Hollywood Reporter: "The Whiteness of 'Toy Story 4'"
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Pixar’s Toy Story 4 was one of the more disappointing movies released in 2019, not because it was bad, it was nice, but because Toy Story 3 had been a masterpiece. So hopes were high.

The Whiteness of ‘Toy Story 4’
12:44 PM PST 1/3/2020 by Stephen Galloway

It’s not just near-absence of people of color in the Pixar film that’s bothersome, it’s the absence of anything approximating life in America as most know it. …

Because in many ways TS4’s worldview seems like an Eisenhower-era fantasy, a vision of America that might have come from the most die-hard reactionary: lovely if you’re wealthy and white, but alarming if you’re black or brown or gay or a member of any other minority — in other words, more than half the U.S. population.

True, there are a few characters of color (including two supporting players voiced by Keegan-Michael Key and Jordan Peele); but each of the leads is Caucasian, and not just the franchise regulars but a host of new ones including a very white fork (Tony Hale) that’s among the more memorable — and merchandisable — creations of this fourth iteration in the series.

The main child in Toy Story 4, Bonnie, who is in more of the movie than Andy was in the previous 3 films, is vaguely Latina looking.

But, let’s face it, they don’t count. Look at her hair!

As Matthew Cherry, the African American director of animated short Hair Love, recently told The Hollywood Reporter: “When you don’t see yourself represented and you don’t see people with your same type of hair seen as the hero and seen as loving and desired, it really does a number on your self-confidence.”

Nor is it just the near-absence of people of color that’s bothersome. It’s the absence of anything approximating life in America as most of us know it.

TS4’s main family lives in a big, brightly lit house in an ivory utopia; its daughter sleeps in a plush room packed with a U.S. Treasury’s worth of gizmos; they drive around in a gas-guzzling RV, stopping for carnivals and carnies that would be right at home in the 1940s or 1950s. Problems of prejudice, money and unemployment never seem to cross anyone’s mind. …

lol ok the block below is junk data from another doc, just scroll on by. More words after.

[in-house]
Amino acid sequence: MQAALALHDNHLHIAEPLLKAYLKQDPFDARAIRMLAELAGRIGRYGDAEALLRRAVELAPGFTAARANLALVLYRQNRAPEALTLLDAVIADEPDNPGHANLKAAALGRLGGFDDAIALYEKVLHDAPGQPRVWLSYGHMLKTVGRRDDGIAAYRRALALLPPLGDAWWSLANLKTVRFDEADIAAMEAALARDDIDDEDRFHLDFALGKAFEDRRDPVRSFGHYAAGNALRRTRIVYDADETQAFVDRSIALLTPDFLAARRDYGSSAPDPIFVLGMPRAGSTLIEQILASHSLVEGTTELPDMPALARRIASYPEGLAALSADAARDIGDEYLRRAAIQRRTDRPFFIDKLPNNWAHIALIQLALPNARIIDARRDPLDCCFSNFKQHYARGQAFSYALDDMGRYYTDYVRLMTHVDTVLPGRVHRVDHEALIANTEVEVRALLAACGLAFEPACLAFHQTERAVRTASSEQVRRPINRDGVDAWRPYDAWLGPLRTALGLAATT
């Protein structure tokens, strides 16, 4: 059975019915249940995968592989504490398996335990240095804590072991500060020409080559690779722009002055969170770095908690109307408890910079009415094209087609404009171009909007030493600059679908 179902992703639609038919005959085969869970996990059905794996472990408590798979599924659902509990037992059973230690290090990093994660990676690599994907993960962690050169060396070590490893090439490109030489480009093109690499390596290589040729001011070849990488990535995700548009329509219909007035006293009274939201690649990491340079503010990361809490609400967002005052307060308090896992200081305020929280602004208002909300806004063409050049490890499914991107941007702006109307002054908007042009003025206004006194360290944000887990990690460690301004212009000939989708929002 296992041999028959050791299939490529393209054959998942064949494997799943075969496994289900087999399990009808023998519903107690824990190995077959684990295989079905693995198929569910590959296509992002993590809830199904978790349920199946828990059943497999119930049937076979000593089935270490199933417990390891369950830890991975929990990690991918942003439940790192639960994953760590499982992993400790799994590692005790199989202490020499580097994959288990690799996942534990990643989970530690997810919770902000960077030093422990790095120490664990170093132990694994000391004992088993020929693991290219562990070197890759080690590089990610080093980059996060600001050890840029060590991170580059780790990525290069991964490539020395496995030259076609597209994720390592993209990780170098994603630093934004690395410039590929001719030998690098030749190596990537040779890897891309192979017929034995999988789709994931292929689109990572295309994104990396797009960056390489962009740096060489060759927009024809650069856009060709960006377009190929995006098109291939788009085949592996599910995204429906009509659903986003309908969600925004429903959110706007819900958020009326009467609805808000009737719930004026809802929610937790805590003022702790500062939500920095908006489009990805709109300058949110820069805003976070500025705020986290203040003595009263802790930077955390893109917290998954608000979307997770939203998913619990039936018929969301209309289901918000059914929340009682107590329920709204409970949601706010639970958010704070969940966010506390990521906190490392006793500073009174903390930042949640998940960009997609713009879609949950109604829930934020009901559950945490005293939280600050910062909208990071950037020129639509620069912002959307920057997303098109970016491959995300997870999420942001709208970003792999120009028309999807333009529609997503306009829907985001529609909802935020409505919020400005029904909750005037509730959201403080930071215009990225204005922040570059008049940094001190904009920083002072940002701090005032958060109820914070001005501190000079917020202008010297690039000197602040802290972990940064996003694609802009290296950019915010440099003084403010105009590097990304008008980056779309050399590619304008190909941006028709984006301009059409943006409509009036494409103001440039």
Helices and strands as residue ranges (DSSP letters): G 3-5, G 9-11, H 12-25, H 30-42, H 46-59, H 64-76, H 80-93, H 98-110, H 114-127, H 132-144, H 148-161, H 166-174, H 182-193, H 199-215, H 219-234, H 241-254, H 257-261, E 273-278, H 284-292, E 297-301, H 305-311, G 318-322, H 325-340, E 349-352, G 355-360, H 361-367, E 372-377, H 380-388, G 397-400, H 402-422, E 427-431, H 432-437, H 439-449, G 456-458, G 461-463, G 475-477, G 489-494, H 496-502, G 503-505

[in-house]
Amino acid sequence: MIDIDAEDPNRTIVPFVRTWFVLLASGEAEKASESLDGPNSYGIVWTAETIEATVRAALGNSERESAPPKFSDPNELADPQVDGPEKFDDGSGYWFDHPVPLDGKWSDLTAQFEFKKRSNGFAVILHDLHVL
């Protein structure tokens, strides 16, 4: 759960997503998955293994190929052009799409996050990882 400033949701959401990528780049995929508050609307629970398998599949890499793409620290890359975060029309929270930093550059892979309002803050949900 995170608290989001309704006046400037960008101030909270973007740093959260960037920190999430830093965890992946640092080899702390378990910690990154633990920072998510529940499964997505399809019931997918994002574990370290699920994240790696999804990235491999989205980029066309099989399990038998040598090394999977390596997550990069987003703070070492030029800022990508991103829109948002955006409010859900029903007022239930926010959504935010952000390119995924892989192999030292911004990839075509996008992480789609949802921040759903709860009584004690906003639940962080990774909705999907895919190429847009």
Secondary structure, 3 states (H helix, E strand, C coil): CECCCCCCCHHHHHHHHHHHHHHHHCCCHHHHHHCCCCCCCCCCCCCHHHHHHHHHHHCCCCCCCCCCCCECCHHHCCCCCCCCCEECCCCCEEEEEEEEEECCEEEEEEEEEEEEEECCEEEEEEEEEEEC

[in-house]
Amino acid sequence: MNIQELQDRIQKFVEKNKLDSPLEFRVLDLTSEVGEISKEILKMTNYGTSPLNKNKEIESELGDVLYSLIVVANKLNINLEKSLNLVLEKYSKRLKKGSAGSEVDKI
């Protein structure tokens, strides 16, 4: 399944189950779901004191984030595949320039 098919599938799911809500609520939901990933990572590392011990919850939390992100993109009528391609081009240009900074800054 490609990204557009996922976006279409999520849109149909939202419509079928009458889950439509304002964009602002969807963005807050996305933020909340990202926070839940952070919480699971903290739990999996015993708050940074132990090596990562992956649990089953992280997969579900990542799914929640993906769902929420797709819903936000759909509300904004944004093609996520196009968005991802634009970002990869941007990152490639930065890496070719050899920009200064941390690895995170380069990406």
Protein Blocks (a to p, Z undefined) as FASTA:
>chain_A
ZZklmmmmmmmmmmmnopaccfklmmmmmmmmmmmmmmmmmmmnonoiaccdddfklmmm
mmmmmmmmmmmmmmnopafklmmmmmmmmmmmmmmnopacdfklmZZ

At least Pixar knows it needs to change. That’s why in 2018 it launched the SparkShorts program, designed to foster diverse talent and stories — which has borne fruit with this year’s Oscar-shortlisted Kitbull. Pixar’s next big release, Soul, centers on an African American musician,

Soul sounds inappropriate. Isn’t the TNC-approved term now Body?

… If you’re white and middle-class, as I am, if you drive a nice car and have a safe job, all this may seem moot. But not if you’re the five-year-old, African American girl a friend of mine recently adopted. I was about to give her Toy Story 4 but I’ve changed my mind. Because it sends the worst sort of message for a child like her: you’re an outsider, kept at a distance from everything fuzzy and fun in American life.

Perhaps by the time she sees Toy Story 5, whenever that is, we’ll have moved on — we’ll have reached the end of this make-believe homogeneity, this racism-by-exclusion that’s no less pernicious than the real thing.

[Comment at Unz.com]

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